December 22, 2014

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Lorain court losing its software support

LORAIN — City officials are considering suing Virginia-based AMCAD, which sold Lorain Municipal Court its court management software, after the company announced in June that it was shutting down the division that provided the software.

The closure has left Clerk of Courts Lori Maiorana with a crumbling computer system she said her deputy clerks can barely access and the city on the hook for the balance of a $425,000 loan.

Chief Deputy Auditor Anita Harper said the city still owes $225,000 on the five-year loan it took out in 2012 to cover the purchase of the software and support package.

“We borrowed the money, paid AMCAD and now we’re repaying the bank for the loan,” Auditor Ron Mantini said.

Maiorana said she was shocked when she received an email from AMCAD CEO Richard Lowrey on June 23 announcing the company was “exiting the justice software solutions business.”

“They were here the Thursday before asking what they could do to help me,” Maiorana said, adding that she’d complained for months about problems with the software, including that it wouldn’t produce the proper financial recordkeeping documents.

Although the contract with AMCAD was signed in 2012, the system didn’t go live until October 2013. The switch touched off a separate legal dispute with the court’s old software provider, Henschen and Associates, that was settled last year.

In his email, Lowrey blamed the decision to close his company’s underperforming court software division in part on losing a $13 million contract in Oklahoma.

“In recent years, AMCAD has invested heavily in developing its justice solutions suite of products,” Lowrey wrote. “Despite this investment, this division has historically operated at negative cash flow levels and the recent termination of AMCAD’s contract with the Oklahoma Administrative Office of Court has exacerbated this situation.”

With additional losses expected, Lowrey wrote, the company was “streamlining the business today to sustain the operations that are cash flow generative.”

Calls to Lowrey and other company officials were not returned.

Although Lowrey’s email thanked her for her support of AMCAD, Maiorana said she’s received no support from the company since the email. She said she’s had to resort to hiring a former AMCAD employee at a rate of $85 per hour to try to fix some of the problems in the system.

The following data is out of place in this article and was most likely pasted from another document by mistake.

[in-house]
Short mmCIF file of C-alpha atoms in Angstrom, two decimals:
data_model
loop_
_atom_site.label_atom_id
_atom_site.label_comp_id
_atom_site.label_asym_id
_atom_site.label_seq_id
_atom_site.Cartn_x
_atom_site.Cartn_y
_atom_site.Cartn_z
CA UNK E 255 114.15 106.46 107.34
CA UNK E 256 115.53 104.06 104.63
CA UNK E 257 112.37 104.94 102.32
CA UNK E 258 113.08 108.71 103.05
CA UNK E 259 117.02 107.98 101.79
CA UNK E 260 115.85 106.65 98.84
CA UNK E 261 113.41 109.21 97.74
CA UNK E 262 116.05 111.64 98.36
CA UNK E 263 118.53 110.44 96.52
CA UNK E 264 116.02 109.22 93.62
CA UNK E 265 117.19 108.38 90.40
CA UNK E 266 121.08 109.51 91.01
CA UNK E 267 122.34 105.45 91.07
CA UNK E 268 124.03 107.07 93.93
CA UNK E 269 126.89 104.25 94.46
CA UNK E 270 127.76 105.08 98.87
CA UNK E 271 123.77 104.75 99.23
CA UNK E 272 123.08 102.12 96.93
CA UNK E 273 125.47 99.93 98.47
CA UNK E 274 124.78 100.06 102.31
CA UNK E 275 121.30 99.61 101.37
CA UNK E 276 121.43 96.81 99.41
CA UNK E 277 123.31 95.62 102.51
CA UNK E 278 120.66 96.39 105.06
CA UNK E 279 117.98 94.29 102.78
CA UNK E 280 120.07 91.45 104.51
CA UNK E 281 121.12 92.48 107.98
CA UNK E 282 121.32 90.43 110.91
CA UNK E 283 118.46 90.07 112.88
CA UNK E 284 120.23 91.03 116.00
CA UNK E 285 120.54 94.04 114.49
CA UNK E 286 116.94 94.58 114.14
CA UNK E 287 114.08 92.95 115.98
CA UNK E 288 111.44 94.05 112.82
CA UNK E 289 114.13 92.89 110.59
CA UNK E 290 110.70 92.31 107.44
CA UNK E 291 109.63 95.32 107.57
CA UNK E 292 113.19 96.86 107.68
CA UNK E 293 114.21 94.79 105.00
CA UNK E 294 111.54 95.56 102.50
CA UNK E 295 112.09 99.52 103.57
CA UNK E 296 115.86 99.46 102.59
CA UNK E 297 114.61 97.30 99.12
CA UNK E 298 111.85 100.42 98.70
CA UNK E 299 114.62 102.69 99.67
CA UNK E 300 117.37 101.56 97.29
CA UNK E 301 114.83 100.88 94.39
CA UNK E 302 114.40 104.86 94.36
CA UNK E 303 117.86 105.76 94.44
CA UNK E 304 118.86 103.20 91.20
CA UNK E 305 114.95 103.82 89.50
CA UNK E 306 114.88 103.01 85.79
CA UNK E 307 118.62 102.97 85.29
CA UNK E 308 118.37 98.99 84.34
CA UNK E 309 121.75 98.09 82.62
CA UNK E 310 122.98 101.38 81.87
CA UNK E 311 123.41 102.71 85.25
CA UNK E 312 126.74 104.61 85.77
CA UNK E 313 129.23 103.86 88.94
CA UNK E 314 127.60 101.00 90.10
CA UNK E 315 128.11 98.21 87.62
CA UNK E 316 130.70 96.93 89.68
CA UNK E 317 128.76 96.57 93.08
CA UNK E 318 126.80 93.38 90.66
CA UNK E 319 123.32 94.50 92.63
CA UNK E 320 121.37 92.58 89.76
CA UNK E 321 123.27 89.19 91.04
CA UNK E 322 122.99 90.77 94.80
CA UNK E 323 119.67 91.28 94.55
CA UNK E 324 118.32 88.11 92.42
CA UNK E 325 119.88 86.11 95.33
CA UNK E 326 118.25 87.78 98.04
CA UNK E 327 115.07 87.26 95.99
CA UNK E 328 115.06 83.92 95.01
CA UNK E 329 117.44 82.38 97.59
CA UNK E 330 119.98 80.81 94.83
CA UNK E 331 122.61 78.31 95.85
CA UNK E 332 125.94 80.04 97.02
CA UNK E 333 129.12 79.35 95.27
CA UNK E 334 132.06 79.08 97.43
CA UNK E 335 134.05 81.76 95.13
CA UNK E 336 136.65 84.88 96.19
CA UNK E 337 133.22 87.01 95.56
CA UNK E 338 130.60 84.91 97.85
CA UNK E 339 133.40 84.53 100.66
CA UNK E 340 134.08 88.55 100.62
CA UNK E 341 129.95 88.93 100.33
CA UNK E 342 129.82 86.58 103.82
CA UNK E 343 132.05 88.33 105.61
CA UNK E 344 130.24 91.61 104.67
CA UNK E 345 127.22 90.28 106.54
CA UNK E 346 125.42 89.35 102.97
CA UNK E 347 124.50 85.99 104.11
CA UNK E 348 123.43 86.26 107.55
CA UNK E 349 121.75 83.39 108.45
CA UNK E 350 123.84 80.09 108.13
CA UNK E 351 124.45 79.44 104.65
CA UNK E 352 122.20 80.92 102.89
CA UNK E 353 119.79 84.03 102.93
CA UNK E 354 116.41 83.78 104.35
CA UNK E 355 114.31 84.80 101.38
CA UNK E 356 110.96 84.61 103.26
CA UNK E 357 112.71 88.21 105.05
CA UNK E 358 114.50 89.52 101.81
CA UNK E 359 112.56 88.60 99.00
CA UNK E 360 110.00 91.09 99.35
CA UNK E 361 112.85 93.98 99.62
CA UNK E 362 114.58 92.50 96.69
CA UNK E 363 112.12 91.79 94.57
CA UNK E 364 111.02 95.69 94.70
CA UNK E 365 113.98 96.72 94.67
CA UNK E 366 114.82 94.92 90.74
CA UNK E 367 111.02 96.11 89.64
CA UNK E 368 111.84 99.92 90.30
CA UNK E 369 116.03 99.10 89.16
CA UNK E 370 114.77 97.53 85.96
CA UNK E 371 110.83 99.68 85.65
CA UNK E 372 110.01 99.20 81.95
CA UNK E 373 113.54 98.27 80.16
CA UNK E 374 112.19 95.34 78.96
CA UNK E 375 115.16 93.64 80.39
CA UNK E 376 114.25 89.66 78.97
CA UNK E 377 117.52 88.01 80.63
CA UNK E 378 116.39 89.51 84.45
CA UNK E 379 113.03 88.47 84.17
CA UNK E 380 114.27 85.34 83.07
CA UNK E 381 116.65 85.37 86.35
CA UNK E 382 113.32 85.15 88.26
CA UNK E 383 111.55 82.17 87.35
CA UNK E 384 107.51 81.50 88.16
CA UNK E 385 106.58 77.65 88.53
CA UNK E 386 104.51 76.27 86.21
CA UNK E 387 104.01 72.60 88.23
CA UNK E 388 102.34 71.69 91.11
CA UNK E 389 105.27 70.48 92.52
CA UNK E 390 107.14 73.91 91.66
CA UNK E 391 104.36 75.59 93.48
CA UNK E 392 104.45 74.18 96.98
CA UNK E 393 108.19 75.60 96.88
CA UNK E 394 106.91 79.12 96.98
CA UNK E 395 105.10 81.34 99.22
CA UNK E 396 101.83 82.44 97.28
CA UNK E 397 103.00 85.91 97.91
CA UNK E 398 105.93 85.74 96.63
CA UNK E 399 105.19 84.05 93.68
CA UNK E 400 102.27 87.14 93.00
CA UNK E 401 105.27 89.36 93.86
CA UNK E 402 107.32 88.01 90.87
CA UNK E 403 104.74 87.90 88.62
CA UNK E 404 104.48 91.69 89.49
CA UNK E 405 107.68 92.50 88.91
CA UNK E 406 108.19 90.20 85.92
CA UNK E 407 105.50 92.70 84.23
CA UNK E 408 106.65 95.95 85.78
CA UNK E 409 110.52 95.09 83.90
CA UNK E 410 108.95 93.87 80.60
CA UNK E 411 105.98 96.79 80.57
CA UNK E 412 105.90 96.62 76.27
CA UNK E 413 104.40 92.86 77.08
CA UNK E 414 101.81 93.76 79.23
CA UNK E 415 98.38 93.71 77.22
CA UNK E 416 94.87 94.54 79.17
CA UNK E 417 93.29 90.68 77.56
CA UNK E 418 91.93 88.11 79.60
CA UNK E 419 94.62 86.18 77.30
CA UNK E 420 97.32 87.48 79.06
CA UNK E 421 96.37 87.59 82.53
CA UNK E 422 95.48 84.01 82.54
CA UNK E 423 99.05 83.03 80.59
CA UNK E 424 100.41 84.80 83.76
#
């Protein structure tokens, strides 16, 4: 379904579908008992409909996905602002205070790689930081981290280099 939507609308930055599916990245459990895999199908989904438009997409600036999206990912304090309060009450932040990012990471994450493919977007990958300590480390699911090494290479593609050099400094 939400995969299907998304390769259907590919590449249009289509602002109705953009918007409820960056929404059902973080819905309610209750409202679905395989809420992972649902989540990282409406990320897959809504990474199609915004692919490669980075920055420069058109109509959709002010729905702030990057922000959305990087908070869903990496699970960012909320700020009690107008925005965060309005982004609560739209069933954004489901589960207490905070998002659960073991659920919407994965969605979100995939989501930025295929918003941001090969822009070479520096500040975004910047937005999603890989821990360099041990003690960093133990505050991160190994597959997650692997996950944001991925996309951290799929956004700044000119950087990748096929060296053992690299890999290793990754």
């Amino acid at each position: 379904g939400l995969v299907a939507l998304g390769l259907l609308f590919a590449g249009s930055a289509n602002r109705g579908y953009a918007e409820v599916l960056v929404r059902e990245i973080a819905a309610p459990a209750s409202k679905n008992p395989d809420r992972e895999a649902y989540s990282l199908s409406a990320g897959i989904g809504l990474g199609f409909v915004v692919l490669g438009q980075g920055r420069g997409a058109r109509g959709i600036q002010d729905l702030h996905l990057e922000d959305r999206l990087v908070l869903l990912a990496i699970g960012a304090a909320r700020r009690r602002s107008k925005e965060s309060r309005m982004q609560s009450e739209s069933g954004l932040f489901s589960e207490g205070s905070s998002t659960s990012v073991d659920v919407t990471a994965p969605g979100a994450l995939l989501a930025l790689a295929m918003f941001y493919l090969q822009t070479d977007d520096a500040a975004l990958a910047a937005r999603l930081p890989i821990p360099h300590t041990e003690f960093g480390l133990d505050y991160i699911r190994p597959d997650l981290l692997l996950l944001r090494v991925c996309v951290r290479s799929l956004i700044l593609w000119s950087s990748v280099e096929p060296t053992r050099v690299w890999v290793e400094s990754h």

Lorain isn’t alone. Warren has similar problems with its software, Maiorana said. Medina County officials also are considering a lawsuit against AMCAD, which the county had agreed in May to pay $242,286 to update its online court docket.

Lorain Municipal Court Judge Mark Mihok and Lorain Law Director Pat Riley both said they plan to attend a meeting the Ohio Supreme Court has called for July 25 to discuss options for those impacted by AMCAD’s closure.

“Obviously, we’re going to try to recover all or part of our contract price,” said Mihok, who also plans to meet in executive session with Maiorana, Riley and City Council next week.

In the meantime, Maiorana said, the problems in her office grow worse by the day because her deputy clerks are forced to do much of what they once did on a computer by hand. In one instance, she said, it took 45 minutes to process one traffic ticket.

“We are literally buried in paper,” she said.

Maiorana said the deputy clerks have been telling those paying tickets to keep their receipts and track how much they still owe because record-keeping has become so difficult.

“We can’t tell people what their balance is,” she said.

Although money taken in is still being deposited in the bank, Maiorana said she hasn’t been able to keep up with required financial documentation, which is making it difficult to comply with a routine audit by the state. Among issues the state auditors are looking at is the theft of court funds by former deputy clerk Sierra Dozier, who has pleaded guilty to state and federal charges.

Maiorana also said the problem is exacerbated by other issues, including a water line break that damaged records and the failure of Joe Pinter, her now-fired information systems administrator, to back up data since Feb. 28.

Maiorana also has blocked the public from accessing the court’s online record system because a flaw in the software was allowing secret arrest warrants to be viewed by anyone, an issue of concern for police. She said because the problem couldn’t be fixed, she had no choice but to cut off public access.

Without that website, the number of calls from criminal defendants and others seeking to find future court dates has swelled, both Maiorana and Mihok said.

Although that was a problem before, Mihok said, it was manageable because court staff could quickly look up the information. The issues with the computer system also have meant that sometimes people are told to come into court daily to check to see if they’re on the docket because they don’t have another way of getting the information.

Mihok said a defendant who is due in court shouldn’t need to ask the question because during his initial encounter with law enforcement, he was given a document with his court date. Each time a defendant comes to court, he’s given another piece of paper with the court date on it, the judge said.

“If you have a court date, that’s something very important,” Mihok said.

Maiorana said she isn’t certain whether the city can afford to buy a new software package, but Mihok said he doesn’t think there’s much choice.

“At some point, we probably have to change our operating system, which means we have to go through a search,” he said.

Contact Brad Dicken at 329-7147 or bdicken@chroniclet.com. Follow him on Twitter @BradDickenCT.